Section 2. Congress shall have power to enforce this article by appropriate legislation.

That’s seriously it. Just that. Basically a resigned, “Alright guys, party’s over. No more slavin’ for us”. It even includes an “except”, because hey, there are always exceptions.

It is 2015. Slavery has only been explicitly ‘outlawed’ for the last 150 years. The historical momentum of slavery and the slave trade still informs the mentality of elites today because of its sheer ubiquity and depth as an economic system.… Read the rest

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Almost 36 million people live in modern slavery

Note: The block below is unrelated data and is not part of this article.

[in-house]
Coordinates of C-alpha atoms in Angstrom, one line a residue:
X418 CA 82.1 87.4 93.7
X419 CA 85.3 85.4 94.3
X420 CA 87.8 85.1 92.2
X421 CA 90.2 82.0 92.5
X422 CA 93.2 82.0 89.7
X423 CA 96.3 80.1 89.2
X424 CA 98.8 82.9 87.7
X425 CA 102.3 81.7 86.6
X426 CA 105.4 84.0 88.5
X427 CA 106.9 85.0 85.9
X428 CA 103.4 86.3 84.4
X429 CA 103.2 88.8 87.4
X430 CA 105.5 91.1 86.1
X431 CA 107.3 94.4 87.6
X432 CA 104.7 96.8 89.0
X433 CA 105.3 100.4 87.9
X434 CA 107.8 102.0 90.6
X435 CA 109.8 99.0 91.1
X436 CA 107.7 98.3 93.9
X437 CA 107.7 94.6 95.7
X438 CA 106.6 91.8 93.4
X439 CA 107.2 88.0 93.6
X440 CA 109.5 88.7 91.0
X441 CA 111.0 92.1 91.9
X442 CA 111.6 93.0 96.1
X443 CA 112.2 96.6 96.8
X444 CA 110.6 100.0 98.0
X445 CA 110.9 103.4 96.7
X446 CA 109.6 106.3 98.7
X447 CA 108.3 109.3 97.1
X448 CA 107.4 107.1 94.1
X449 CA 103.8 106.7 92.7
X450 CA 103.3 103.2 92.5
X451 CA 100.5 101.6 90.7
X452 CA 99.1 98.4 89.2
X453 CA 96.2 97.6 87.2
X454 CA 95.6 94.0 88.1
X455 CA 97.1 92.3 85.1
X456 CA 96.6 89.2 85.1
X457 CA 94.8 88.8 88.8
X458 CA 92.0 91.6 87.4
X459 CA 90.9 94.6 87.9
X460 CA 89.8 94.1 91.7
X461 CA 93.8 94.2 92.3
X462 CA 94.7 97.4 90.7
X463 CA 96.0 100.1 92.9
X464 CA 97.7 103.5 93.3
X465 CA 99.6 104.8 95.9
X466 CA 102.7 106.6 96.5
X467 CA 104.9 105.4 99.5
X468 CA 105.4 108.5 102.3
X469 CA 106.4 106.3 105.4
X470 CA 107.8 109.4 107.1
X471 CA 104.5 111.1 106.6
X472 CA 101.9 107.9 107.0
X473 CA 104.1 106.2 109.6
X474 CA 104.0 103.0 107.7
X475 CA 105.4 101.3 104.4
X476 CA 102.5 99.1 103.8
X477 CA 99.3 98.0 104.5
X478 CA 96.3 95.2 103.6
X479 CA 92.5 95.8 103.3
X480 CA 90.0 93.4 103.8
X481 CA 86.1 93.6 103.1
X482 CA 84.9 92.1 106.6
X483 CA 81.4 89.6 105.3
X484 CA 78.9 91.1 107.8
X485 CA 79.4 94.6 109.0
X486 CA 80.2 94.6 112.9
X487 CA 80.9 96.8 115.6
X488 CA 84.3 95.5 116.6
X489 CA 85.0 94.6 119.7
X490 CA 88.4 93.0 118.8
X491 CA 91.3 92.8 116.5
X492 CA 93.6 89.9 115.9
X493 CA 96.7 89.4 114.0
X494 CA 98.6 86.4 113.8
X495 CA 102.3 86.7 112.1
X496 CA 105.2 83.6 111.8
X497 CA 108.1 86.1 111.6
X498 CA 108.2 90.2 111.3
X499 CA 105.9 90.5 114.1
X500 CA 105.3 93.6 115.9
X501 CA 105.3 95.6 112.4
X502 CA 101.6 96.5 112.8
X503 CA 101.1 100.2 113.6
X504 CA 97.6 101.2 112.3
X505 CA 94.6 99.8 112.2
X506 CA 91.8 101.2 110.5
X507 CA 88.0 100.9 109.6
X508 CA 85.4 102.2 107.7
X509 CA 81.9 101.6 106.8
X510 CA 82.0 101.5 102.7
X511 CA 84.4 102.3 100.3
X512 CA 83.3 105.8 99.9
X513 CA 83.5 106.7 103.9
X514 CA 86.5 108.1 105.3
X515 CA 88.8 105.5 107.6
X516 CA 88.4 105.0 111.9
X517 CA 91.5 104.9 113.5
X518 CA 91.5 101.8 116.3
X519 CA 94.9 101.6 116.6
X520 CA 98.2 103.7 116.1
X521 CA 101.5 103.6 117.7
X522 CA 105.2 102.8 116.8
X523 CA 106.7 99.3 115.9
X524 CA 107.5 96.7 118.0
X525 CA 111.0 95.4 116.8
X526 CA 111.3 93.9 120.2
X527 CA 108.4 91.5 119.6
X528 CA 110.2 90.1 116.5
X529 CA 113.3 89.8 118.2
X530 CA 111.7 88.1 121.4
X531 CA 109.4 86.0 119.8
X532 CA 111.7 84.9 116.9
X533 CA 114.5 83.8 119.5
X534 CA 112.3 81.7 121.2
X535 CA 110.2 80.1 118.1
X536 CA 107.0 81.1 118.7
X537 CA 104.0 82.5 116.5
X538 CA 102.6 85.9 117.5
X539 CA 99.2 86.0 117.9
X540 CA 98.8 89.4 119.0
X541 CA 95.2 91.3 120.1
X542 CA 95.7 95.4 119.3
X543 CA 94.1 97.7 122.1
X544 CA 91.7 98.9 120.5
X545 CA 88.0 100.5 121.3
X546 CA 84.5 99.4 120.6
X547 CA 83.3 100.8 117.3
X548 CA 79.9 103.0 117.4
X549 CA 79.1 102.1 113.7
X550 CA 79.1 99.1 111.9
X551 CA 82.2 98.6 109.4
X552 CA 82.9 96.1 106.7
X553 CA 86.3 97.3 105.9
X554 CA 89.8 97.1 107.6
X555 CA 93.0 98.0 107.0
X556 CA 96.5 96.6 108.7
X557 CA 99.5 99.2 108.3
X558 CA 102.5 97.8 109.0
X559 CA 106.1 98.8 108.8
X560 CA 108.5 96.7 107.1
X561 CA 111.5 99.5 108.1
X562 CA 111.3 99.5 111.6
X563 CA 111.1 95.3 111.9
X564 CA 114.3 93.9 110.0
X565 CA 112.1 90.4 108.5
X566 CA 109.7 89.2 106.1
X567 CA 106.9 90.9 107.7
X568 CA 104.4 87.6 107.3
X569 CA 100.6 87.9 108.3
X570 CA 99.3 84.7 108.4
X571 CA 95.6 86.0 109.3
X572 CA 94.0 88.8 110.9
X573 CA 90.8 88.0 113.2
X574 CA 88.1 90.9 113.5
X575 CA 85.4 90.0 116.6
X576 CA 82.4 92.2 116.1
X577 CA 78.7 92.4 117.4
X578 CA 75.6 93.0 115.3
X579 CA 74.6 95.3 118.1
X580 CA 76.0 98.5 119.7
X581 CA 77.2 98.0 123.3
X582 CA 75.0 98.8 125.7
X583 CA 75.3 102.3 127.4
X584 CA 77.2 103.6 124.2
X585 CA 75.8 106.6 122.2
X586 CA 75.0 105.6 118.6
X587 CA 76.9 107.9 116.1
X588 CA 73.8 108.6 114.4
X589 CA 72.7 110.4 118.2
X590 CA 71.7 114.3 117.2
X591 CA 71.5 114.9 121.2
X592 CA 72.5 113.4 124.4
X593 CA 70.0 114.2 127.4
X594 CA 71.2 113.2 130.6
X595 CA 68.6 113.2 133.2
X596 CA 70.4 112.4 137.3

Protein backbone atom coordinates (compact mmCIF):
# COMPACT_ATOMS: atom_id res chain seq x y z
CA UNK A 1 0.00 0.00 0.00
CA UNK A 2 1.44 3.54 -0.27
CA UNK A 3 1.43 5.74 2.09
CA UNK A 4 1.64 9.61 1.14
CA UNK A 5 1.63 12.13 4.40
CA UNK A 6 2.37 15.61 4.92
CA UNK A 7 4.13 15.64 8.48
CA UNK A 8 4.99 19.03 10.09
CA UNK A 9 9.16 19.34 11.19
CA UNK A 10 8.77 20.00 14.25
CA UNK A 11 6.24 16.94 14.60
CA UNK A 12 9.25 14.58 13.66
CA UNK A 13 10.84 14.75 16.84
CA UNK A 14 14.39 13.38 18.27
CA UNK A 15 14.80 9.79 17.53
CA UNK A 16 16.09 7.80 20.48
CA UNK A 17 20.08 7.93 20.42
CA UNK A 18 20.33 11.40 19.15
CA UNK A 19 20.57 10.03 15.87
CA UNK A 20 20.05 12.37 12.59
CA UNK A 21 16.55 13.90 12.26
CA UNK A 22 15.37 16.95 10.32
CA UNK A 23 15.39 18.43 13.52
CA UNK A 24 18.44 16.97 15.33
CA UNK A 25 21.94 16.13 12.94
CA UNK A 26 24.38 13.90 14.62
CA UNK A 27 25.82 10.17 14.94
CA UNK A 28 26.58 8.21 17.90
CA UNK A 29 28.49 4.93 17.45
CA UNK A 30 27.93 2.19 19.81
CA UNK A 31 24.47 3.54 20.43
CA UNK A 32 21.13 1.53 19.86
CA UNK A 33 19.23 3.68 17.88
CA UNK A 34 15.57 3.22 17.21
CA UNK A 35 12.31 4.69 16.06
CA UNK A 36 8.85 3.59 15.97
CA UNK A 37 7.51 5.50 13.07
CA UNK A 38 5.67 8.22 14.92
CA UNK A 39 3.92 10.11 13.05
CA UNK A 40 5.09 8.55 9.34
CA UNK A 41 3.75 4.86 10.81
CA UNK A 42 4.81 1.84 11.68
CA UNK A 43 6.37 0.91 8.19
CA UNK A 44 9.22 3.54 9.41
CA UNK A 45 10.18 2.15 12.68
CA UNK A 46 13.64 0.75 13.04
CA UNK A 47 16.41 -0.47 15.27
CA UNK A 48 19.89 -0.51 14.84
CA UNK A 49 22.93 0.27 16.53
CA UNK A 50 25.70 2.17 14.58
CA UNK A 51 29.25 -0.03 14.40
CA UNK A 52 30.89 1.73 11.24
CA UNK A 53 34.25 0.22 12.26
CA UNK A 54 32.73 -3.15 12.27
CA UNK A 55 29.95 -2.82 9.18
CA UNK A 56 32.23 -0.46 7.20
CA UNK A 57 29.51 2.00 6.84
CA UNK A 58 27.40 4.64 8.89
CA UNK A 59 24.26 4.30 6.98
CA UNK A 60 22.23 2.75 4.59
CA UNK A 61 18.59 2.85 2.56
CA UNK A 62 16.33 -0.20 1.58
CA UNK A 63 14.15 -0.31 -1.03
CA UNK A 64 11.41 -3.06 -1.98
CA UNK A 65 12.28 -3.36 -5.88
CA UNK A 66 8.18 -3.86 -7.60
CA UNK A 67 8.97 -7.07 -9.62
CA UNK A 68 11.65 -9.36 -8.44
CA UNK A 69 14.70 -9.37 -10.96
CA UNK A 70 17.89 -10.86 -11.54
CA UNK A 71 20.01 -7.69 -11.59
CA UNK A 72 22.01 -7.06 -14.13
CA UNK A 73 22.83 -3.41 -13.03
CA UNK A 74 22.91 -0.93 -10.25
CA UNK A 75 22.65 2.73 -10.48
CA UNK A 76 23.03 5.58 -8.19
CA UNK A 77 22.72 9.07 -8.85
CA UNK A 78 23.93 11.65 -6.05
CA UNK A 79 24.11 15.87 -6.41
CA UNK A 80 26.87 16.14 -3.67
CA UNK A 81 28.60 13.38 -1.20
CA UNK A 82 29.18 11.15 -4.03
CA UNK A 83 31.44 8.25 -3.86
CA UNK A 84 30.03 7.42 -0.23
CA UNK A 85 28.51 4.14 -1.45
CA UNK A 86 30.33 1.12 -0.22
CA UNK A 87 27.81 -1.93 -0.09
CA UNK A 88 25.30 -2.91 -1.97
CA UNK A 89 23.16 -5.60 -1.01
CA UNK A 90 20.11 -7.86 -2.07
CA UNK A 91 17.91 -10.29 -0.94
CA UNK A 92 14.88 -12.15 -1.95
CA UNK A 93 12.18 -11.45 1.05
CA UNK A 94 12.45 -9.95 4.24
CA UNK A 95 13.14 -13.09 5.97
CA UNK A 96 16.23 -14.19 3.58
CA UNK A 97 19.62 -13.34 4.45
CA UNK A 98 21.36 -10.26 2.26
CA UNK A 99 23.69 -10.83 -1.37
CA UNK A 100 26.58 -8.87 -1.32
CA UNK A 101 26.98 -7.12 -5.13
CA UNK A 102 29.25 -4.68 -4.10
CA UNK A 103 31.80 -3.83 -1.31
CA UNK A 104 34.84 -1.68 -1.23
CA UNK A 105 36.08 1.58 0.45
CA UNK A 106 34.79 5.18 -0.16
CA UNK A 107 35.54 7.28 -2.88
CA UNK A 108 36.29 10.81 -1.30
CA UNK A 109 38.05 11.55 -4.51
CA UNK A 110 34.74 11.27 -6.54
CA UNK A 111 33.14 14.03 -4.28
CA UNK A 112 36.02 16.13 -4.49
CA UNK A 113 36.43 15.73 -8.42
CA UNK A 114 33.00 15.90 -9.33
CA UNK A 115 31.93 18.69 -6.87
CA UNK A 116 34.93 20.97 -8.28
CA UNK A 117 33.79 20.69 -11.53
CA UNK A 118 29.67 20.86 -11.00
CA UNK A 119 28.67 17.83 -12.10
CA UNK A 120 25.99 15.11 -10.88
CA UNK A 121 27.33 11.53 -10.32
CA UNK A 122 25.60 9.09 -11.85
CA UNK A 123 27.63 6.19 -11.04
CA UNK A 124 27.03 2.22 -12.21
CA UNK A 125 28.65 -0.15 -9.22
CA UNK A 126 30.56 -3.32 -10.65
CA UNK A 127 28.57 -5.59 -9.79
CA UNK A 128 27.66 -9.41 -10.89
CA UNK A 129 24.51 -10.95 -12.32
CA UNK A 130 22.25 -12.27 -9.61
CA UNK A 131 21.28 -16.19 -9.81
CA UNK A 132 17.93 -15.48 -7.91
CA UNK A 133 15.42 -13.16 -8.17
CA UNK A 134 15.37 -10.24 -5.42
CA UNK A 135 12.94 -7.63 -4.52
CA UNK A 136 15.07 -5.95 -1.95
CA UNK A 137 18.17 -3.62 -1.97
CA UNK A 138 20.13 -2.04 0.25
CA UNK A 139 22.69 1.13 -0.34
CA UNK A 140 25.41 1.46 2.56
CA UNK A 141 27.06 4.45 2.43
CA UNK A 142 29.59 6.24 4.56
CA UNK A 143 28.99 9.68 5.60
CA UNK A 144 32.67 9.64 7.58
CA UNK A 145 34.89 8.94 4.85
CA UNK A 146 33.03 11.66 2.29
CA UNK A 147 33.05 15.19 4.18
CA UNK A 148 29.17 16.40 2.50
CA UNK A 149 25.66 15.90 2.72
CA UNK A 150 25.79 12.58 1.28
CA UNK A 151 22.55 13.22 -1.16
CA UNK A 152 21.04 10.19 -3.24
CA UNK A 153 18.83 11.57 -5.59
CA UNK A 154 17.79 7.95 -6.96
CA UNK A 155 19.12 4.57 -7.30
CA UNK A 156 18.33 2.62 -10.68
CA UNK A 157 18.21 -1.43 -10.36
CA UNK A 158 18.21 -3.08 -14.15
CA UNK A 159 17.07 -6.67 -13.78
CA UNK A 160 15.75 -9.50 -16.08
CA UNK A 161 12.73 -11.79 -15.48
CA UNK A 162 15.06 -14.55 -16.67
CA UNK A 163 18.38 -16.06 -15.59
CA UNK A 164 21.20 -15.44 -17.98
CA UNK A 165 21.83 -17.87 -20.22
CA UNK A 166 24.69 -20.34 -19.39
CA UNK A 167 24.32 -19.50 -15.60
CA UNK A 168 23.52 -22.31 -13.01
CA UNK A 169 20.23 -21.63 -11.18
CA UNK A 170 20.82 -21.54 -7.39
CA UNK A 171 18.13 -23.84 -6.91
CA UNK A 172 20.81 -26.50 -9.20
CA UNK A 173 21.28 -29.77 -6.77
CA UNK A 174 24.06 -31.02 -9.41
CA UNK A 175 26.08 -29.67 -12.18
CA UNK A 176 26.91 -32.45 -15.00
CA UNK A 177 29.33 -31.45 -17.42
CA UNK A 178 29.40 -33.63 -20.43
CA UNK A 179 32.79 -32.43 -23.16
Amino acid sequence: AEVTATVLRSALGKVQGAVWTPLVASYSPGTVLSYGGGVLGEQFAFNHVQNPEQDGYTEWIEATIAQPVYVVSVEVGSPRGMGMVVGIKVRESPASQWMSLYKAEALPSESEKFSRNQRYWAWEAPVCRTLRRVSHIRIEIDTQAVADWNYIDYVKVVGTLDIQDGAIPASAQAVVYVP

via BBC:

Nearly 36 million people worldwide, or 0.5% of the world’s population, live as slaves, a survey by anti-slavery campaign group Walk Free says.

The group’s Global Slavery Index says India has the most slaves overall and Mauritania has the highest percentage.

The total is 20% higher than for 2013 because of better methodology.

The report defines slaves as people subject to forced labour, debt bondage, trafficking, sexual exploitation for money and forced or servile marriage.

It uses slavery in a modern sense of the term, rather than as a reference to the broadly outlawed traditional practice where people were held in bondage and treated as another person’s property.

The Global Slavery Index’s estimate is higher than other attempts to quantify modern slavery. In 2012, the International Labour Organisation estimated that almost 21 million people were victims of forced labour.

Read More: http://www.bbc.com/news/world-30080578

Learn More About Modern Slavery: http://www.walkfree.org/learn/